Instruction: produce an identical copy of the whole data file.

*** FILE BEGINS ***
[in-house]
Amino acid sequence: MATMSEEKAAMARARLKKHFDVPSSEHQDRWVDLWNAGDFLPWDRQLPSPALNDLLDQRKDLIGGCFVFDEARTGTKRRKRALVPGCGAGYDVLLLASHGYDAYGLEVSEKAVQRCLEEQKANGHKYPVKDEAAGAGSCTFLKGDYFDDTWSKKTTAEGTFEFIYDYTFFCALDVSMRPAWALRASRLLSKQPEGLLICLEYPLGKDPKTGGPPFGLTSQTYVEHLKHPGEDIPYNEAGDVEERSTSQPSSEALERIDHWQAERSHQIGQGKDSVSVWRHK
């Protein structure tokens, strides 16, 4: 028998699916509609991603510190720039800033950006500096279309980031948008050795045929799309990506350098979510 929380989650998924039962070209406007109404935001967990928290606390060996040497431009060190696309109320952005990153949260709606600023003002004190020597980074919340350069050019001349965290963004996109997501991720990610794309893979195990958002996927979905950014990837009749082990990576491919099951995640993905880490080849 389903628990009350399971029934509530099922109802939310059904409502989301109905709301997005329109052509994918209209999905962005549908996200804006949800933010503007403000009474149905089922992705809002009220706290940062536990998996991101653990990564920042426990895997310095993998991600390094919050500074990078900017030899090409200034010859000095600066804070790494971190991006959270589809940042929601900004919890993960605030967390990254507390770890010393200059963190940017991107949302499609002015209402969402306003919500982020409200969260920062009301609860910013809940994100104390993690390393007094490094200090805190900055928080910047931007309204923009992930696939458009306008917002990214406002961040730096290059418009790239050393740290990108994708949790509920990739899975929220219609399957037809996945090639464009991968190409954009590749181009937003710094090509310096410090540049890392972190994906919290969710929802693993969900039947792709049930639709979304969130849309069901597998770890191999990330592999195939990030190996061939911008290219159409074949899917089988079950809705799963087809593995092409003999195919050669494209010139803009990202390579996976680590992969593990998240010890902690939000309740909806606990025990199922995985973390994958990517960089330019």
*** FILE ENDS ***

[in-house]
Amino acid sequence: MATMSEEKAAMARARLKKHFDVPSSEHQDRWVDLWNAGDFLPWDRQLPSPALNDLLDQRKDLIGGCFVFDEARTGTKRRKRALVPGCGAGYDVLLLASHGYDAYGLEVSEKAVQRCLEEQKANGHKYPVKDEAAGAGSCTFLKGDYFDDTWSKKTTAEGTFEFIYDYTFFCALDVSMRPAWALRASRLLSKQPEGLLICLEYPLGKDPKTGGPPFGLTSQTYVEHLKHPGEDIPYNEAGDVEERSTSQPSSEALERIDHWQAERSHQIGQGKDSVSVWRHK
């Protein structure tokens, strides 16, 4: 028998699916509609991603510190720039800033950006500096279309980031948008050795045929799309990506350098979510 929380989650998924039962070209406007109404935001967990928290606390060996040497431009060190696309109320952005990153949260709606600023003002004190020597980074919340350069050019001349965290963004996109997501991720990610794309893979195990958002996927979905950014990837009749082990990576491919099951995640993905880490080849 389903628990009350399971029934509530099922109802939310059904409502989301109905709301997005329109052509994918209209999905962005549908996200804006949800933010503007403000009474149905089922992705809002009220706290940062536990998996991101653990990564920042426990895997310095993998991600390094919050500074990078900017030899090409200034010859000095600066804070790494971190991006959270589809940042929601900004919890993960605030967390990254507390770890010393200059963190940017991107949302499609002015209402969402306003919500982020409200969260920062009301609860910013809940994100104390993690390393007094490094200090805190900055928080910047931007309204923009992930696939458009306008917002990214406002961040730096290059418009790239050393740290990108994708949790509920990739899975929220219609399957037809996945090639464009991968190409954009590749181009937003710094090509310096410090540049890392972190994906919290969710929802693993969900039947792709049930639709979304969130849309069901597998770890191999990330592999195939990030190996061939911008290219159409074949899917089988079950809705799963087809593995092409003999195919050669494209010139803009990202390579996976680590992969593990998240010890902690939000309740909806606990025990199922995985973390994958990517960089330019």